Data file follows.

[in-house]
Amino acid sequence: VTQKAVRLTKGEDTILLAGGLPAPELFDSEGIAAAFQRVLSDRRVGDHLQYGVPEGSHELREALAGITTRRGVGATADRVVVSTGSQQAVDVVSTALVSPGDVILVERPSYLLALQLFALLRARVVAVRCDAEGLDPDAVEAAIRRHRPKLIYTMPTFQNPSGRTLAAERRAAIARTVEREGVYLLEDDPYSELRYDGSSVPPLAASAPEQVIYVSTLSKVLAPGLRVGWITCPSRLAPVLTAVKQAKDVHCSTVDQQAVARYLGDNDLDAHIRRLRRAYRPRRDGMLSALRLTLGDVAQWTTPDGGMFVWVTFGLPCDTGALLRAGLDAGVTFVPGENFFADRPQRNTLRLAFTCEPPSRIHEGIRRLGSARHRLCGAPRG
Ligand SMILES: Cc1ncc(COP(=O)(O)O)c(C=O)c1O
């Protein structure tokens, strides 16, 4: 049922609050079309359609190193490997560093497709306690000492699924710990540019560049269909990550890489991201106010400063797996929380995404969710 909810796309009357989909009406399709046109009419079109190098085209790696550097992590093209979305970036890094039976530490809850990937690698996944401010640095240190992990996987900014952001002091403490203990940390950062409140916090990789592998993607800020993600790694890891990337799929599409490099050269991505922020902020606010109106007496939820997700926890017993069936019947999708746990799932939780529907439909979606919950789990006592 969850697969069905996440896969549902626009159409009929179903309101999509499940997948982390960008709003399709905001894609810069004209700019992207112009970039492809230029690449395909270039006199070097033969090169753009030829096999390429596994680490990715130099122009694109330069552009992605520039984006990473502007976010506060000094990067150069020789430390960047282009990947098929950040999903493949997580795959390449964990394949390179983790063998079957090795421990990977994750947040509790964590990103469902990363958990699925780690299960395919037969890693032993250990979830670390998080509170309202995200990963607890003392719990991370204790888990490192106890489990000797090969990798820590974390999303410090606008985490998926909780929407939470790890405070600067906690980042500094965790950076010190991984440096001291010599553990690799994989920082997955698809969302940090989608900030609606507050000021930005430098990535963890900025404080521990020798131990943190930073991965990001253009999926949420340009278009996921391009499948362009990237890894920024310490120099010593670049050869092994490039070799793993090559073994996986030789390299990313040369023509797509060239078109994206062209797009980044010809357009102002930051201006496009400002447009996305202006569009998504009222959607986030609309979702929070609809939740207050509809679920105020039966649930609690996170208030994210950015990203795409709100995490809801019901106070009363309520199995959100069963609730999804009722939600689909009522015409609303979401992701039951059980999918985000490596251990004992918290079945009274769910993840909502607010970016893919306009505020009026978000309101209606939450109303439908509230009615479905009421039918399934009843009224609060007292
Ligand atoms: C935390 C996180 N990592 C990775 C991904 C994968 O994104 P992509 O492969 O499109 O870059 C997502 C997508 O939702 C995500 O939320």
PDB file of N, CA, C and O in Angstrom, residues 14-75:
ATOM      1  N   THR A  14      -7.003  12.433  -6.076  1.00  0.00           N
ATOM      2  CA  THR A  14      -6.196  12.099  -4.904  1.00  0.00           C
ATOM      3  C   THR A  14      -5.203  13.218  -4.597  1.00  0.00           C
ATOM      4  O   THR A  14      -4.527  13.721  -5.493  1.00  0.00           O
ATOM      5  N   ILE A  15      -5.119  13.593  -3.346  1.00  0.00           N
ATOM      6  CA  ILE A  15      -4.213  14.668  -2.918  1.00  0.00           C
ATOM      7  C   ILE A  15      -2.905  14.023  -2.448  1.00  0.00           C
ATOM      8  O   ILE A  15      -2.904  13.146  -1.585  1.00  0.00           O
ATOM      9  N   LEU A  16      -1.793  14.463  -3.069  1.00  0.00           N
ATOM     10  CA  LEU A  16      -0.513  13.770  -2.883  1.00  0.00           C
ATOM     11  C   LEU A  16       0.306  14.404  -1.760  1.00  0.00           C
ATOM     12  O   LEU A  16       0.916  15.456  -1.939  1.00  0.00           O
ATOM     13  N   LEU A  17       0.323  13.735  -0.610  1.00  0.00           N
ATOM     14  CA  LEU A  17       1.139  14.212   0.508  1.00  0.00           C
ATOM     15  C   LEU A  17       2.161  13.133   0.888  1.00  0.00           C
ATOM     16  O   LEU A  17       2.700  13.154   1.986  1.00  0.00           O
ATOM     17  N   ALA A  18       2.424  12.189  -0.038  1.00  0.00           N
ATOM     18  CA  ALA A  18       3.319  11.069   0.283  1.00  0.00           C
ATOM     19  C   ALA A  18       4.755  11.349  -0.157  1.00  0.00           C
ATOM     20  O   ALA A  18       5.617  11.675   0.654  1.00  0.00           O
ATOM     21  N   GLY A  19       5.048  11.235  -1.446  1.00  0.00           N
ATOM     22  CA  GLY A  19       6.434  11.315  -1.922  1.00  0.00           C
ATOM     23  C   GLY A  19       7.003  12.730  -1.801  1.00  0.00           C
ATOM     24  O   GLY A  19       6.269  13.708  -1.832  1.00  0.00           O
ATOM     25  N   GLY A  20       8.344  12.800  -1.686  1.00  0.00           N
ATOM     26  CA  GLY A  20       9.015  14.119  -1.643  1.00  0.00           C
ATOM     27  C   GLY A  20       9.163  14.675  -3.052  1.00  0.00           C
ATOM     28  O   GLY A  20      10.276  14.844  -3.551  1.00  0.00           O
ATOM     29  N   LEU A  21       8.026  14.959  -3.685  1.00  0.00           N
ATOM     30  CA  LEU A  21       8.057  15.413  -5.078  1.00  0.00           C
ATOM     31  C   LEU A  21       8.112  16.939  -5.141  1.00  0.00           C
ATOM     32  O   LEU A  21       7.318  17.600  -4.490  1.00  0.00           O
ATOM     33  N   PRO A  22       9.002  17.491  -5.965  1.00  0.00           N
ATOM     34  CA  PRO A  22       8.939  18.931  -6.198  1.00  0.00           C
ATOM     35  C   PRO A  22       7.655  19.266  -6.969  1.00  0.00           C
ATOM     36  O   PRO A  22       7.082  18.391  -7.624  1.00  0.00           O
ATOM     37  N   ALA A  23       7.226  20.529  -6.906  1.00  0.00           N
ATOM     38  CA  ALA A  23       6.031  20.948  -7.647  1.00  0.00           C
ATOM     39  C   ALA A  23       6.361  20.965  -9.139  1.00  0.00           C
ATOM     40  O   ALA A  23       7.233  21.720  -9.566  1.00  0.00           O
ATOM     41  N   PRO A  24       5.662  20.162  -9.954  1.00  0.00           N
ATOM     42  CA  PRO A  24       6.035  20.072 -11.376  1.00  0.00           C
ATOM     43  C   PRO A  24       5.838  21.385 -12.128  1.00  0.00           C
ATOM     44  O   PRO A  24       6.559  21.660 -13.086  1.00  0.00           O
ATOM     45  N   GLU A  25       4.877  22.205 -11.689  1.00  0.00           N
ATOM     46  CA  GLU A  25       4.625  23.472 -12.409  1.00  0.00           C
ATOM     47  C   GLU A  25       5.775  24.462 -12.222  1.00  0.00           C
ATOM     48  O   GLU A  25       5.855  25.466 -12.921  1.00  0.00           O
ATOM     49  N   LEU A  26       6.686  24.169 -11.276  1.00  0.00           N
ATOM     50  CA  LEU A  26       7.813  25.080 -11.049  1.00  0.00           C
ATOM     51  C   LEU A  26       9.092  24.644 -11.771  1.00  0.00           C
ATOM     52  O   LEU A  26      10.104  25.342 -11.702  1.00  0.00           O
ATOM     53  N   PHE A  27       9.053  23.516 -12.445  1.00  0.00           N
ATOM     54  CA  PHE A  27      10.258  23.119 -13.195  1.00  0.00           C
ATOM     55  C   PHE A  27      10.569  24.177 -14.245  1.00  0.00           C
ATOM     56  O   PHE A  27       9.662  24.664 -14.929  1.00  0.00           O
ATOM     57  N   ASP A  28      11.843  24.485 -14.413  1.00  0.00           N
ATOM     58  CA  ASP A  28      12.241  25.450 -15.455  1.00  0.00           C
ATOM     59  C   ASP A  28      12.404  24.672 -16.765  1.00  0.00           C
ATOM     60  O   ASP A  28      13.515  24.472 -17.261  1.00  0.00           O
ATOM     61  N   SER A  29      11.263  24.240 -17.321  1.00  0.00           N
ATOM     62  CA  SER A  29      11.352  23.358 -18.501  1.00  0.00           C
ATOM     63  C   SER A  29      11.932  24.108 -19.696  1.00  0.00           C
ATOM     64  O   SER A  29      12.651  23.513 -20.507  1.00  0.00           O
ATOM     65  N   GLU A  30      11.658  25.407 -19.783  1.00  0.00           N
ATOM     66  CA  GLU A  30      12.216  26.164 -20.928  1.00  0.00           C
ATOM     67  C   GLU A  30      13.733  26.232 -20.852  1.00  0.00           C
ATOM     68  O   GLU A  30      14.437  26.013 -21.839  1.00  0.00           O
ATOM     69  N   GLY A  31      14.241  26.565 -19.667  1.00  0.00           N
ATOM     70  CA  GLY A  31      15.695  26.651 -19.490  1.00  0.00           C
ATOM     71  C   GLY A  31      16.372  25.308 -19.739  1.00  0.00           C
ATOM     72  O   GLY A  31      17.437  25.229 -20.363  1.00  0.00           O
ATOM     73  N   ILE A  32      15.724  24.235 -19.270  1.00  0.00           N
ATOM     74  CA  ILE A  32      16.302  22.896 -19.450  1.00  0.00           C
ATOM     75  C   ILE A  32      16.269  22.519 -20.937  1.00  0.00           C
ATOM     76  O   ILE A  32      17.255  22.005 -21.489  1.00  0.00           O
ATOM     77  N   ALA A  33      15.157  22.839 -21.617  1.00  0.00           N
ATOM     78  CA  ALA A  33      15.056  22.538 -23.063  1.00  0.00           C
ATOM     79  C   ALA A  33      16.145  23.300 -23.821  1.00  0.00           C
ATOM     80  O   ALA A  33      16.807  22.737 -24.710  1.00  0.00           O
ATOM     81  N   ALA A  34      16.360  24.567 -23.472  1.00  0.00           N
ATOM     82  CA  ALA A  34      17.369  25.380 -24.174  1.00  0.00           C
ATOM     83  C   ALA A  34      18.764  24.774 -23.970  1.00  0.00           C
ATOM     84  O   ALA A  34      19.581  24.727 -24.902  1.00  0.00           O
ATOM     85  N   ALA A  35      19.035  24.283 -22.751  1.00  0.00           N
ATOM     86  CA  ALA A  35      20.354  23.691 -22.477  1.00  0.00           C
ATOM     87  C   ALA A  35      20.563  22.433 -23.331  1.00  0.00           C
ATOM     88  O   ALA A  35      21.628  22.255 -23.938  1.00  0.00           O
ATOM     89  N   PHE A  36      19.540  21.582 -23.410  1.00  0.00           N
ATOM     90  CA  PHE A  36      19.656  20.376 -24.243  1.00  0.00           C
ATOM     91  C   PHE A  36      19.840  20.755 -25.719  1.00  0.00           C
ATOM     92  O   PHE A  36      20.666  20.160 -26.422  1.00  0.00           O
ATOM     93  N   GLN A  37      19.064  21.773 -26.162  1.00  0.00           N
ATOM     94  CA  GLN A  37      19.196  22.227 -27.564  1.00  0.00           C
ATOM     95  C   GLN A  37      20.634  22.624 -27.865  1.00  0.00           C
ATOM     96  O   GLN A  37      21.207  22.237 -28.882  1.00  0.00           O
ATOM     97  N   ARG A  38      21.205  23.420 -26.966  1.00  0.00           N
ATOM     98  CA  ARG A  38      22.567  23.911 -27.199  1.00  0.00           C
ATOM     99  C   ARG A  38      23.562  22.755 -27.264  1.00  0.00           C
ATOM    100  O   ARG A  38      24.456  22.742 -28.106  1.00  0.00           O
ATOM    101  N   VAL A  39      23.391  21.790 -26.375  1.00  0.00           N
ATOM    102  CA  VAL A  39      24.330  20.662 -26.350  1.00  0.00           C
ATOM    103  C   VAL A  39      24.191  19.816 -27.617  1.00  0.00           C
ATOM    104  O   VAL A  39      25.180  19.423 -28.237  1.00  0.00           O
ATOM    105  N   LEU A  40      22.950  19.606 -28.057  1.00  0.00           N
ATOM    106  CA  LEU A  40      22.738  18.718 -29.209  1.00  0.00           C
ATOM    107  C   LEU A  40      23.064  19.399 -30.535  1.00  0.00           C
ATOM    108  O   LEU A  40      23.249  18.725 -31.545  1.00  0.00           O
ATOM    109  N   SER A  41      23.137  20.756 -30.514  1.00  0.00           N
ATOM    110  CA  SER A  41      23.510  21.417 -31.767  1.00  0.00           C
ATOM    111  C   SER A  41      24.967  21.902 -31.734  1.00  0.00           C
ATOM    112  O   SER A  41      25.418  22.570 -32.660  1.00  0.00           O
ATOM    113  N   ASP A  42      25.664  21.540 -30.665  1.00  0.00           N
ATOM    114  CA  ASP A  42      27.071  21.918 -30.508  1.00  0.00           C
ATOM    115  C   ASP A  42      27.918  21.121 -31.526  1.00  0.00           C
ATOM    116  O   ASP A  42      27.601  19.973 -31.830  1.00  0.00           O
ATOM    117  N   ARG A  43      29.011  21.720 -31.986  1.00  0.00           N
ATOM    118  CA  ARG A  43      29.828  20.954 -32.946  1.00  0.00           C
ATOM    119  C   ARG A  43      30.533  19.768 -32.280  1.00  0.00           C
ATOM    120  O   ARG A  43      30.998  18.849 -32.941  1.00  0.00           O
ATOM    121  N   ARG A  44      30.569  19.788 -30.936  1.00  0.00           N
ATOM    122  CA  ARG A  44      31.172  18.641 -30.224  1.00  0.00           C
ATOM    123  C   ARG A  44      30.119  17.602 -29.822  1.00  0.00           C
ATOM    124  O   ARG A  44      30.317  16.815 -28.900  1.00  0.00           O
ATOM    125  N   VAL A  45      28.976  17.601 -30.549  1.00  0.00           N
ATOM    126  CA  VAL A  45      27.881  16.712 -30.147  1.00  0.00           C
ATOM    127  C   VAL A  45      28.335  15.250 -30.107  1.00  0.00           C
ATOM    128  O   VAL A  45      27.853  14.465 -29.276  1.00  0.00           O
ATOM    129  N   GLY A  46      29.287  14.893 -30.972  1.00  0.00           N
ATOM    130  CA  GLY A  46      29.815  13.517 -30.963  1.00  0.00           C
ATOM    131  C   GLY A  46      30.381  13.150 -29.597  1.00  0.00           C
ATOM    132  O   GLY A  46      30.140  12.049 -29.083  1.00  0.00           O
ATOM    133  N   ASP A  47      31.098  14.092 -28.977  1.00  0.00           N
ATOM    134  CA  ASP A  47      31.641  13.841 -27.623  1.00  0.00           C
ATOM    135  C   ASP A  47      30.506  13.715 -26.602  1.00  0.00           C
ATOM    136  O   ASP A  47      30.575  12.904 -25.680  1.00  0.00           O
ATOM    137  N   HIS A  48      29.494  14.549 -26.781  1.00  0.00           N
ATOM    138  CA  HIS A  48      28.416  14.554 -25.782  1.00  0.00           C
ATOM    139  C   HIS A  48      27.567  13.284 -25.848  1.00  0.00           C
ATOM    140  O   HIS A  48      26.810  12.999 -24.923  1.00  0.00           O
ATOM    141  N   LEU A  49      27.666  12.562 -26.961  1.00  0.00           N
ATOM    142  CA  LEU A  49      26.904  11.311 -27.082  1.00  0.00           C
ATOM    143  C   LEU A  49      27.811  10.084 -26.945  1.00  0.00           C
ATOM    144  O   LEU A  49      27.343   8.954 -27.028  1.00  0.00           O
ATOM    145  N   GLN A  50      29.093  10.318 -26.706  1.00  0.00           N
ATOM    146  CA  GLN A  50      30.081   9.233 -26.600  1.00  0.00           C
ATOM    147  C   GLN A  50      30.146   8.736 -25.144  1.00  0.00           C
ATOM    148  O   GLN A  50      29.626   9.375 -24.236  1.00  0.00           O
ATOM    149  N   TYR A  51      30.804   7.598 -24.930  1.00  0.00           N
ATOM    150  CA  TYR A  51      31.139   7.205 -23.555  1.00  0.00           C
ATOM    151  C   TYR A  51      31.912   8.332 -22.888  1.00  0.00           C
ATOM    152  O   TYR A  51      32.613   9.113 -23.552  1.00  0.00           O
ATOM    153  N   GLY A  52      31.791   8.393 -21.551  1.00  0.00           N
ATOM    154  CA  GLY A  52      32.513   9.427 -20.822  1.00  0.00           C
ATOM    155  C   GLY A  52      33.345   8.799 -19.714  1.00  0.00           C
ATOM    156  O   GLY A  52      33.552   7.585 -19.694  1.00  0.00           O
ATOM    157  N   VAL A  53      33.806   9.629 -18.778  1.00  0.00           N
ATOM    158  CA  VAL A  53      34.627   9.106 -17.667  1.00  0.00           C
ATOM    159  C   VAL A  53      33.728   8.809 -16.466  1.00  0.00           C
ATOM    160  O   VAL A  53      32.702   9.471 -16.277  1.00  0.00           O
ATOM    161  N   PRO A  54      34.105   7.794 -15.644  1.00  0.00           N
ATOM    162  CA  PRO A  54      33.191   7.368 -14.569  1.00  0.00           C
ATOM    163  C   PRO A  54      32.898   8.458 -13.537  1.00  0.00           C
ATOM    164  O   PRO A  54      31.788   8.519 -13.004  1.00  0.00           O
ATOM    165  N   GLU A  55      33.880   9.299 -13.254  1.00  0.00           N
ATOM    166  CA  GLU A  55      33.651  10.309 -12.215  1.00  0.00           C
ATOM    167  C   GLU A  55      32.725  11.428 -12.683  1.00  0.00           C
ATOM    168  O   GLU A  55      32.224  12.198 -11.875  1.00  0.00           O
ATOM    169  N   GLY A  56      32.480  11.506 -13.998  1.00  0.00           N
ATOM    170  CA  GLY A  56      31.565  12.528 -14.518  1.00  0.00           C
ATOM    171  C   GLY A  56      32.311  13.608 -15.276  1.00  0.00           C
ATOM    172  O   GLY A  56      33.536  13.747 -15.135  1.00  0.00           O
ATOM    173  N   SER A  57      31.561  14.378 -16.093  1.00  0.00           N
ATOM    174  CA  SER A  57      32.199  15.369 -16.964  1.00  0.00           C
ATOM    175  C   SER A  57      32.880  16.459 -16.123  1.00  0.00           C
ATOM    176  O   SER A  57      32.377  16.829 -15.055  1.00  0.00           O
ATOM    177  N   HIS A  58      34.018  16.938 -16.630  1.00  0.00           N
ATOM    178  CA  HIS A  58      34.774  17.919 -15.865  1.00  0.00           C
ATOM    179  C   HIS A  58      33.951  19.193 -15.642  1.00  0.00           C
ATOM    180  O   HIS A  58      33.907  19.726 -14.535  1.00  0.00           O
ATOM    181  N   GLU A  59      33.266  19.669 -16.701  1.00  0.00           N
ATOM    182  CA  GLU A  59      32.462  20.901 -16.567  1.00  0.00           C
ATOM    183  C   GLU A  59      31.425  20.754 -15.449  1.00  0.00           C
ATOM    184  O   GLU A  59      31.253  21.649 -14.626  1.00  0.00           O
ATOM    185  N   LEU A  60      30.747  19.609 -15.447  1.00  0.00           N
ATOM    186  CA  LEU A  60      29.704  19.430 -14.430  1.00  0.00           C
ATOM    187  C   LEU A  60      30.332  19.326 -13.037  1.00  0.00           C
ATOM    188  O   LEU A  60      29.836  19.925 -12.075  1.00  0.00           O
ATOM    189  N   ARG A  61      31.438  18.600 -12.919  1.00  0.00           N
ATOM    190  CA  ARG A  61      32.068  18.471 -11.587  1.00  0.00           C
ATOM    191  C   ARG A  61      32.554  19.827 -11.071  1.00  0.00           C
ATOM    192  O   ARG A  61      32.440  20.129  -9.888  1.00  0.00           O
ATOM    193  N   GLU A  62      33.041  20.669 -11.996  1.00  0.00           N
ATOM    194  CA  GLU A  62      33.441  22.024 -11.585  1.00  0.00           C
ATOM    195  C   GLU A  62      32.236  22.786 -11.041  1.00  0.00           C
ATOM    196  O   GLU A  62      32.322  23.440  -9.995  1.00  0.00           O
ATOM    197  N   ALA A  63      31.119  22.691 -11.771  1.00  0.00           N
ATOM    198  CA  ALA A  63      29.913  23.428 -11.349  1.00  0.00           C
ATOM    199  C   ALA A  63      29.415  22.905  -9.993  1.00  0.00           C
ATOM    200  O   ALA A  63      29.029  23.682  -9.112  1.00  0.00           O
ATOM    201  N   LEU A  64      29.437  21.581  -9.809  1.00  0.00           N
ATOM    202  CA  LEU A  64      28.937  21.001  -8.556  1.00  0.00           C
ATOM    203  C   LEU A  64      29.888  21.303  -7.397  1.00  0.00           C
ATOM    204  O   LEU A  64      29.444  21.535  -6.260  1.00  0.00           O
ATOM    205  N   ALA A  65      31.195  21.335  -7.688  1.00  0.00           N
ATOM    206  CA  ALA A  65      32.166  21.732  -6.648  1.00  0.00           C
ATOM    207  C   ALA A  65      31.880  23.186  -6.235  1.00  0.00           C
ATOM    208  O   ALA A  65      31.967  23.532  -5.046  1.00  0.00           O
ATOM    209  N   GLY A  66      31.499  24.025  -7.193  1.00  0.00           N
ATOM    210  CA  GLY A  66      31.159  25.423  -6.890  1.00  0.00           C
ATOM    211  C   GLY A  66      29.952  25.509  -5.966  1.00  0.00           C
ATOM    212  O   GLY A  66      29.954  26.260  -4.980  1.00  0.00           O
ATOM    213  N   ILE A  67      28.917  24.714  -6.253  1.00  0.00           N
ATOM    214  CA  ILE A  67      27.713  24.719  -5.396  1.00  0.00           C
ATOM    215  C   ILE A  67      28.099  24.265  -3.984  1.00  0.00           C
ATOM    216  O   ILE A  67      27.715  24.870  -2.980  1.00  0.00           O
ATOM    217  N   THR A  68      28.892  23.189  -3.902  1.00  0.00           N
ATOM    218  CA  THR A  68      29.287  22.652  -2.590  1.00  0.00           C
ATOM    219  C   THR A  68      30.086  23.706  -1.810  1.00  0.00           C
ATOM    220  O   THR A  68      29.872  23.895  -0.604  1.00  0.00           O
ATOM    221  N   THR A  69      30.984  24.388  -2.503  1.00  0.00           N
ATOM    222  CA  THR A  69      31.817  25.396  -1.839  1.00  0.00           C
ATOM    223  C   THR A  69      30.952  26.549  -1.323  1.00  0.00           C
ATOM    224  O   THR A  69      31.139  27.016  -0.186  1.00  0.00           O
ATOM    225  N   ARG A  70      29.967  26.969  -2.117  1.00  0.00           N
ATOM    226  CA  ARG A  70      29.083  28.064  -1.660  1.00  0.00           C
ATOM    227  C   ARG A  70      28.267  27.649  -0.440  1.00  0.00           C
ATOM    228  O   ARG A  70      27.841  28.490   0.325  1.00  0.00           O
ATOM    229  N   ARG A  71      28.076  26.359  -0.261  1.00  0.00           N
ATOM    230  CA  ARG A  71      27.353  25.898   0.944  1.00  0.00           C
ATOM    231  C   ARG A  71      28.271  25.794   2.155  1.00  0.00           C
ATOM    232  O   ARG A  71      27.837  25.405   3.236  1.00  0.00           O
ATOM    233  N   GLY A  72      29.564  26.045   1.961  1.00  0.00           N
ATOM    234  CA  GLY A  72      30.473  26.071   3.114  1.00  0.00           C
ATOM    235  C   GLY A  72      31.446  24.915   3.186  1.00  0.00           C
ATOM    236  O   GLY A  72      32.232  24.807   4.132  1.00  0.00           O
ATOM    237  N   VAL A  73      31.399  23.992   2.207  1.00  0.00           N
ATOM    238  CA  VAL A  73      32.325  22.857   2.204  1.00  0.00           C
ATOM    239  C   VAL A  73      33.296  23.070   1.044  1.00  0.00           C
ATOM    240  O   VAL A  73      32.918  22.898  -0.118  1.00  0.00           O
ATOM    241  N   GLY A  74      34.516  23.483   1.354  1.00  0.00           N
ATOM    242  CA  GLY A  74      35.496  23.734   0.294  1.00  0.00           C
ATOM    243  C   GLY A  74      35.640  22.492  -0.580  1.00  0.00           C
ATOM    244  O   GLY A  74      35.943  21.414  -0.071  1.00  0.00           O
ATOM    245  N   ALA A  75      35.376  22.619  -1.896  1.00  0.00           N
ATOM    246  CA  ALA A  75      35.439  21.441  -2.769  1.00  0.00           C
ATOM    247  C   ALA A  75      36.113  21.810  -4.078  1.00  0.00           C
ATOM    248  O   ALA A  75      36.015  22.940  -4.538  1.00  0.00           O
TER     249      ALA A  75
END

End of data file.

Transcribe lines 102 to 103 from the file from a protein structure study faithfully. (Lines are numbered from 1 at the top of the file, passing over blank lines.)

ATOM     96  O   GLN A  37      21.207  22.237 -28.882  1.00  0.00           O
ATOM     97  N   ARG A  38      21.205  23.420 -26.966  1.00  0.00           N